Jazz Guitar For Beginners

Jazz Guitar For Beginners

Jazz Guitar For Beginners
So you've decided to try your hand at Jazz guitar. This article will assume a certain base level of proficiency in the general language of music apart from the specific vernacular that informs jazz music, guitarists specifically. Not because it's a theory article, but because if you hope to learn how to play this music (and any style, really) a little knowledge goes a long way. If you have no background in notated music, theory and harmony look at 'Blitz For Beginners' for younger guitarists, or 'Master Your Theory' for older players. It will open the door.

The Long View
The first thing I would suggest is to have a long term perspective on your progress. You probably won't absorb concepts nearly fast enough to satisfy your inner critic. If you listen to a lot of jazz (more on that later) you are starting to develop a set of aesthetic criteria for what you like and don't like. This is important. To paraphrase an internet meme I once saw, hating your own playing stems from being self aware and having good enough taste to realize that you sound terrible. Again, this is a good thing. It means you know what you like, and that's half the battle. (Or, maybe it's one third. I'm not sure of the exact percentages.)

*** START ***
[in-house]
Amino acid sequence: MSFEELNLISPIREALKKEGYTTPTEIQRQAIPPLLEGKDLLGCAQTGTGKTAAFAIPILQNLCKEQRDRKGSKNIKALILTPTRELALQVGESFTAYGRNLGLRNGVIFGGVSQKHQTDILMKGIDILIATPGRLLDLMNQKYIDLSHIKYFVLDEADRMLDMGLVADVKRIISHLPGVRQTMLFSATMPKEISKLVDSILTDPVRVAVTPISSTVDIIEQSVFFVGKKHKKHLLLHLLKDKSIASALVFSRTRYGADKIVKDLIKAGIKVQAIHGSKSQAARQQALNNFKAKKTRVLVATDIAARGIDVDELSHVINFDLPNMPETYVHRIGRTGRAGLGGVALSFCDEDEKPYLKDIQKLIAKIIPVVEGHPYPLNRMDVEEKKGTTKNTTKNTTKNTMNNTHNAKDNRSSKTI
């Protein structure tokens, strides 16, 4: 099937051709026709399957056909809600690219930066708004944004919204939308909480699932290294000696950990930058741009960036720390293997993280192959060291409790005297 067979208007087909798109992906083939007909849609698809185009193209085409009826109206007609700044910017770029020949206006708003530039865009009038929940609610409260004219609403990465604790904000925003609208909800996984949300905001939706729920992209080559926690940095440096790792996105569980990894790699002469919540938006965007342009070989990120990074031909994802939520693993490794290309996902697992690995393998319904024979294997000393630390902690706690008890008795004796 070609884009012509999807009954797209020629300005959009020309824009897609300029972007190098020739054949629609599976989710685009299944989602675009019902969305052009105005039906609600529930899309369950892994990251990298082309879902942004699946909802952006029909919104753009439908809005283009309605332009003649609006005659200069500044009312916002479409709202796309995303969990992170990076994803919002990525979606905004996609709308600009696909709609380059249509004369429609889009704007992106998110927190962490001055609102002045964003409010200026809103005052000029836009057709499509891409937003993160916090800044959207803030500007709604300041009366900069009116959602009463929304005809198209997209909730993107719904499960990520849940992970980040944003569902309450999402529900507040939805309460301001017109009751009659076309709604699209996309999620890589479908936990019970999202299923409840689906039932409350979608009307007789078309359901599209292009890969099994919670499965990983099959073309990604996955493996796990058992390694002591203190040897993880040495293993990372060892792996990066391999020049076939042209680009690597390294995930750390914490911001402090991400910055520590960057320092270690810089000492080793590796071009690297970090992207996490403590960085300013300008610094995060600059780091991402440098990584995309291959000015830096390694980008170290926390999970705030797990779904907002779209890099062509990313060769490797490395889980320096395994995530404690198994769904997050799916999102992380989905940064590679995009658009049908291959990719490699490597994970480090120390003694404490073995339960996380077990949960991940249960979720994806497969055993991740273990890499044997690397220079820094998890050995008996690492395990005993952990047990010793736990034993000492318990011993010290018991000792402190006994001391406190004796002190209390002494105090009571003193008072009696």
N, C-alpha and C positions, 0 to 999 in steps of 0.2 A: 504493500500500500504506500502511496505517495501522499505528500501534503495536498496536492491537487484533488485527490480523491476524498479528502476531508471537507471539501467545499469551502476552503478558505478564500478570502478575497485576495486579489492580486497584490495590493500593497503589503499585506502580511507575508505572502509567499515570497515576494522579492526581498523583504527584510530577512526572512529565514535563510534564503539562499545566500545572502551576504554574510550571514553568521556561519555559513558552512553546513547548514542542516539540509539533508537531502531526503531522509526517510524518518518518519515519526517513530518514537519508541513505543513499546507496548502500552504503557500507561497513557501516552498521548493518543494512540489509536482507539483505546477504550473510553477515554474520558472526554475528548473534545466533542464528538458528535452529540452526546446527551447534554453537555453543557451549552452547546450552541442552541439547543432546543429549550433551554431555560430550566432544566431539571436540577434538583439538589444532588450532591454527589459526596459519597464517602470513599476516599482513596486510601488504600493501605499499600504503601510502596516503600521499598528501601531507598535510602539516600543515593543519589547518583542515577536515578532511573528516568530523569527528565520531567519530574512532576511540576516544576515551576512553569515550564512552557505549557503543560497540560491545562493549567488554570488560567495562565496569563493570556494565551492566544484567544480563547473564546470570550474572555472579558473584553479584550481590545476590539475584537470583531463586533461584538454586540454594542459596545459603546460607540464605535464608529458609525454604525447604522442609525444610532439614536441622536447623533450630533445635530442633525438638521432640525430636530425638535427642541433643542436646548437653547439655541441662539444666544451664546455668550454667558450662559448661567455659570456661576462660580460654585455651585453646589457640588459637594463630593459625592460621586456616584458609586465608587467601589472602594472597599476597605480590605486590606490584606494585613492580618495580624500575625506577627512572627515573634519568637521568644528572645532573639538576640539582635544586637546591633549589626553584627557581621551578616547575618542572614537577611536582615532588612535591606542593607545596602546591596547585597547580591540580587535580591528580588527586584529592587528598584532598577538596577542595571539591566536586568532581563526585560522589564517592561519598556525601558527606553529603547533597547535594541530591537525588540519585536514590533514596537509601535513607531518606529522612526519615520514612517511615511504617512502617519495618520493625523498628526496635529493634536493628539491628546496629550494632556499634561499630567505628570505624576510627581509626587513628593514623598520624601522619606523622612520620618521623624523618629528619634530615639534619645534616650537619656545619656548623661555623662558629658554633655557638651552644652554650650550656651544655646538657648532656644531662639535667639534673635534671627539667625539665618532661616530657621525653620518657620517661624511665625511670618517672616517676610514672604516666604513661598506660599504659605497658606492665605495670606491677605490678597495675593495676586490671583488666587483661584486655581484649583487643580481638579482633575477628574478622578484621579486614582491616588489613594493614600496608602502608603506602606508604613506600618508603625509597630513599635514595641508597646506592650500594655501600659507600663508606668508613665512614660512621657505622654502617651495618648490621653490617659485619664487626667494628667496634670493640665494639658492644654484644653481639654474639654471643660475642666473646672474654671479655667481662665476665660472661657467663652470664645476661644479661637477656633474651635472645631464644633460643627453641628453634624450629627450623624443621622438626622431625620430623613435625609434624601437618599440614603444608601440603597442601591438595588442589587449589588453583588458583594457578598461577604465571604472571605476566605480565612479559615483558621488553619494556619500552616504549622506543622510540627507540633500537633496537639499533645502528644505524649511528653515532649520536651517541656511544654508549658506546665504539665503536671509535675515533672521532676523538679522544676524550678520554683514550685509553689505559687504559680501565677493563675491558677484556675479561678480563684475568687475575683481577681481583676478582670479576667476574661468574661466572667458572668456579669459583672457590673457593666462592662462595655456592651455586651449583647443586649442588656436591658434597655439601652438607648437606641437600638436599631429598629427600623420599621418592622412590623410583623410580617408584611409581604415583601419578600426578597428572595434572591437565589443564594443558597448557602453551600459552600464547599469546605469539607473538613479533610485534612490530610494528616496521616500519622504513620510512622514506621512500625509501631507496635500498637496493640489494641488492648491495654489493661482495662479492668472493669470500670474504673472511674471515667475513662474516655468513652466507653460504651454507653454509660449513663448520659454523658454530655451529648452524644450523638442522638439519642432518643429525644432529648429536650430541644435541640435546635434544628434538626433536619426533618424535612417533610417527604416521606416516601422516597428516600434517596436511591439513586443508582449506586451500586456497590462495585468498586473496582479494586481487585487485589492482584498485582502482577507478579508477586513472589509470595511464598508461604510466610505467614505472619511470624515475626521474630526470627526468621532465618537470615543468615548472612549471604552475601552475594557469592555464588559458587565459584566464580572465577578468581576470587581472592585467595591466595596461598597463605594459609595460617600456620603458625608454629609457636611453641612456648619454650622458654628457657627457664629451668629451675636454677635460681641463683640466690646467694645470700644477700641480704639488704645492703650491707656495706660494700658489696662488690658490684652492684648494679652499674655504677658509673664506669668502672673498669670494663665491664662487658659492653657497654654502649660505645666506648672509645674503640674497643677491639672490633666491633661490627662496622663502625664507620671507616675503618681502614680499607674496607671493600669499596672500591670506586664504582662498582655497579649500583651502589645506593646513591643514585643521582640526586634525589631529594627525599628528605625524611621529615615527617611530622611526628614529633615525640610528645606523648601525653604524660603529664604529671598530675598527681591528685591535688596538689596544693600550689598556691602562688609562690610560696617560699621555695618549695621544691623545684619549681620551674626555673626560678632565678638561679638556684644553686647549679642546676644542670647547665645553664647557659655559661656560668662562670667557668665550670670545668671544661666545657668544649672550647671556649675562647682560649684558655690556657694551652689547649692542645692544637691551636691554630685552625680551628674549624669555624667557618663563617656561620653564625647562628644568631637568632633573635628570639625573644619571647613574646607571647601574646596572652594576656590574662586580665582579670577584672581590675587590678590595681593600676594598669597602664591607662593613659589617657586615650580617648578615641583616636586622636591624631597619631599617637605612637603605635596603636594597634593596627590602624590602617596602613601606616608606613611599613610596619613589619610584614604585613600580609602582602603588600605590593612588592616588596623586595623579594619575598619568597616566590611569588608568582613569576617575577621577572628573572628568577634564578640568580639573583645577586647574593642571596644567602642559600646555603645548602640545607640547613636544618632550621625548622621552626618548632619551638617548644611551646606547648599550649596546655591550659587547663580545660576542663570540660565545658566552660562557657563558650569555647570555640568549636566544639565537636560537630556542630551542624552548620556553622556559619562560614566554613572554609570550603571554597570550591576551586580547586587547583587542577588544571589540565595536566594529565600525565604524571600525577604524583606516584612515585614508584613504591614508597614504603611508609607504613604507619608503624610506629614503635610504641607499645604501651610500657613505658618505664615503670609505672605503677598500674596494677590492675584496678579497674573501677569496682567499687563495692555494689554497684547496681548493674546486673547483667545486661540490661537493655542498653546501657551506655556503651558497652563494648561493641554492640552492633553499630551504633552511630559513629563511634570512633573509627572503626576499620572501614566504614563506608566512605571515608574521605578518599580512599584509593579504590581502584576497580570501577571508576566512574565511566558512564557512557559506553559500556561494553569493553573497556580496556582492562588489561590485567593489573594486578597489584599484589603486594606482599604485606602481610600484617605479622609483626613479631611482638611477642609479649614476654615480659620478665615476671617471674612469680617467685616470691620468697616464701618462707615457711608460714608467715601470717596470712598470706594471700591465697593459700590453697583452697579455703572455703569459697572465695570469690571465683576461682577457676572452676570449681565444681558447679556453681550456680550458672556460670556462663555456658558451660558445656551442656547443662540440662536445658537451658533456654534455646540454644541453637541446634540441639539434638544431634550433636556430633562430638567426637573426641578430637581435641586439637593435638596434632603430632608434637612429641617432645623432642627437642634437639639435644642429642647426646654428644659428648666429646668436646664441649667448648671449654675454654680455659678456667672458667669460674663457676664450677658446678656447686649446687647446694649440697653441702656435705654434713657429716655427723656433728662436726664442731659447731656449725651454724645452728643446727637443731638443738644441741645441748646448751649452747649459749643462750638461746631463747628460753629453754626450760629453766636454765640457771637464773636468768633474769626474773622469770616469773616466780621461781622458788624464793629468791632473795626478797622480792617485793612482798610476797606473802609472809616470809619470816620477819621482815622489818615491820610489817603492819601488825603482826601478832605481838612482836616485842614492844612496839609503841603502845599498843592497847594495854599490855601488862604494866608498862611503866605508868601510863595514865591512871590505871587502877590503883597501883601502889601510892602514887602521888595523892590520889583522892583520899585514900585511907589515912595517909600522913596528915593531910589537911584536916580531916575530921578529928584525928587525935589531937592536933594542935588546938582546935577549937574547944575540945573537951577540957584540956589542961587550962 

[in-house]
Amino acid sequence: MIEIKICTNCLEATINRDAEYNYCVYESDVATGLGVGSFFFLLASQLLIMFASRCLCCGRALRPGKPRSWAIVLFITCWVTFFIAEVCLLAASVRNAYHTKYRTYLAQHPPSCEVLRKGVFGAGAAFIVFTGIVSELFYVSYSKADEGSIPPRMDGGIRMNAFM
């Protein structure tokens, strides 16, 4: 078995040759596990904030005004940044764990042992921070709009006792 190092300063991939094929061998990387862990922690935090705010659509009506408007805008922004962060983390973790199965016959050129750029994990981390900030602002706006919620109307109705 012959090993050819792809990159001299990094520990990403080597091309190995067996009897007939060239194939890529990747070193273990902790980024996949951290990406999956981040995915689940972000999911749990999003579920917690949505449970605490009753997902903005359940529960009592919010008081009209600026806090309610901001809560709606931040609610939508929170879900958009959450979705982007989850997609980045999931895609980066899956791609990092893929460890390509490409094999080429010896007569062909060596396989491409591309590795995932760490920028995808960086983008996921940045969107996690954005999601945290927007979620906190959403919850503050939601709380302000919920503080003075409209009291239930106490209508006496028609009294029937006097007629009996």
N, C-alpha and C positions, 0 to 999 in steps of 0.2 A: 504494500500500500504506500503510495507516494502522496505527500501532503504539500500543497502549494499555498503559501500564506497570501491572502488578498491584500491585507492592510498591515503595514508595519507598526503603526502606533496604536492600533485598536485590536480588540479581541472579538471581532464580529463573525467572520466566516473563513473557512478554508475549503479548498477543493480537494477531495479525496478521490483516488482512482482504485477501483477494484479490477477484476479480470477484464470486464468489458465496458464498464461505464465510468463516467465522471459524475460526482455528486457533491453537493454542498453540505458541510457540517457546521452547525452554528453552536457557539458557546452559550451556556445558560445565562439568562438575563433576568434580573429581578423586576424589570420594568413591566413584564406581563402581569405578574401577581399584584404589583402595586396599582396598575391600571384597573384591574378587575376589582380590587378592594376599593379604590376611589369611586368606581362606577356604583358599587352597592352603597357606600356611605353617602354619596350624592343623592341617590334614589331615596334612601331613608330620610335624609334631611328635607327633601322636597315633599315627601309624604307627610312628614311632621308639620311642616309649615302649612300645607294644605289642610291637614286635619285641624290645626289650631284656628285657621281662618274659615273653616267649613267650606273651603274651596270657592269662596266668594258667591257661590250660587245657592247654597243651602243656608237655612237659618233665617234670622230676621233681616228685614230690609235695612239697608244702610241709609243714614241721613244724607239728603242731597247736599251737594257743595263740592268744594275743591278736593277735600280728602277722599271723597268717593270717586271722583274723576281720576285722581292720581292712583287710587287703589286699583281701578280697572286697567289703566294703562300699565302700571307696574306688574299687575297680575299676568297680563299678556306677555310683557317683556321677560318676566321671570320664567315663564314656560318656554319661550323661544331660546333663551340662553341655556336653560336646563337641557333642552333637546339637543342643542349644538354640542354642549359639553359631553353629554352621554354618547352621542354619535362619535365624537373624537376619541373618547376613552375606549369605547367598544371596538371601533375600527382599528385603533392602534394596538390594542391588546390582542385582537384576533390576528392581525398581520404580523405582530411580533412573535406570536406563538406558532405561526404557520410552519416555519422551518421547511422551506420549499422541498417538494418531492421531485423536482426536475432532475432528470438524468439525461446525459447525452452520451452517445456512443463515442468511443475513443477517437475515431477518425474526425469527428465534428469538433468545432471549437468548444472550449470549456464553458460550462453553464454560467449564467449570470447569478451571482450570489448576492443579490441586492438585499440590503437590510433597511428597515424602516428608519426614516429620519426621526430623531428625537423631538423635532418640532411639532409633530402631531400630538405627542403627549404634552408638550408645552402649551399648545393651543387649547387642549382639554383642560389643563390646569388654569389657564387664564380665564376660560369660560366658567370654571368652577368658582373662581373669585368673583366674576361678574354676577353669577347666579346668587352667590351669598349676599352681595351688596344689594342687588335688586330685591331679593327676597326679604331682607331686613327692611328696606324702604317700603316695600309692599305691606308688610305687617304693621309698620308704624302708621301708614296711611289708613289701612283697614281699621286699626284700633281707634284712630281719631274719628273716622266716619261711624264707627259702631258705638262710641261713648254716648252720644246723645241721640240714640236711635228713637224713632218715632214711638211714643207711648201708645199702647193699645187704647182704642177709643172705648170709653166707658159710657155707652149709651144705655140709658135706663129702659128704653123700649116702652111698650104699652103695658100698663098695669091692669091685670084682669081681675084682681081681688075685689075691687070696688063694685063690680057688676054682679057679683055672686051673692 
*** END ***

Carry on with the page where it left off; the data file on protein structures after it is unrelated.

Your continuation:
So, be mindful of the fact that you are listening to players who have already put in many, many years of study and hard work and struggle to get where they are. If you are just starting out in jazz, you can't cram for the test. There is no test. It's just a thing you will do and at some point, you will have played a long time and you'll be able to say: Wow, how did I get here?

Listen To Jazz
Back to the listening thing. Get your hands on some jazz records/CDs/FLACs or whatever people listen to now. It doesn't have to be the entire history of jazz. Start with a good assortment of jazz guitar titles by players like Jim Hall, Wes Montgomery, Kenny Burrell, Joe Pass, and Grant Green. Also, please do listen to the classic records by non guitarists like Bill Evans, Miles Davis, John Coltrane, Sonny Rollins, and Charlie Parker, among countless others. The important thing is that you listen actively and engage with the music. Listening to a solid collection of jazz records repeatedly over a period of time will do wonders for your ears and musical vocabulary. It also helps prevent the pitfall of getting mired in a terabyte of jazz records and feeling overwhelmed in the face of infinite choice.

Try to listen to music without the distraction of other media or online activities. Sit in a comfy chair, use headphones and close your eyes. Try to imagine what the world was like when this music was recorded. Or if you like, read Miles Davis's autobiography while listening to Milestones. Read Chasing The Trane while absorbing Coltrane's Giant Steps. Immerse yourself in jazz. Just try to keep your listening time offline.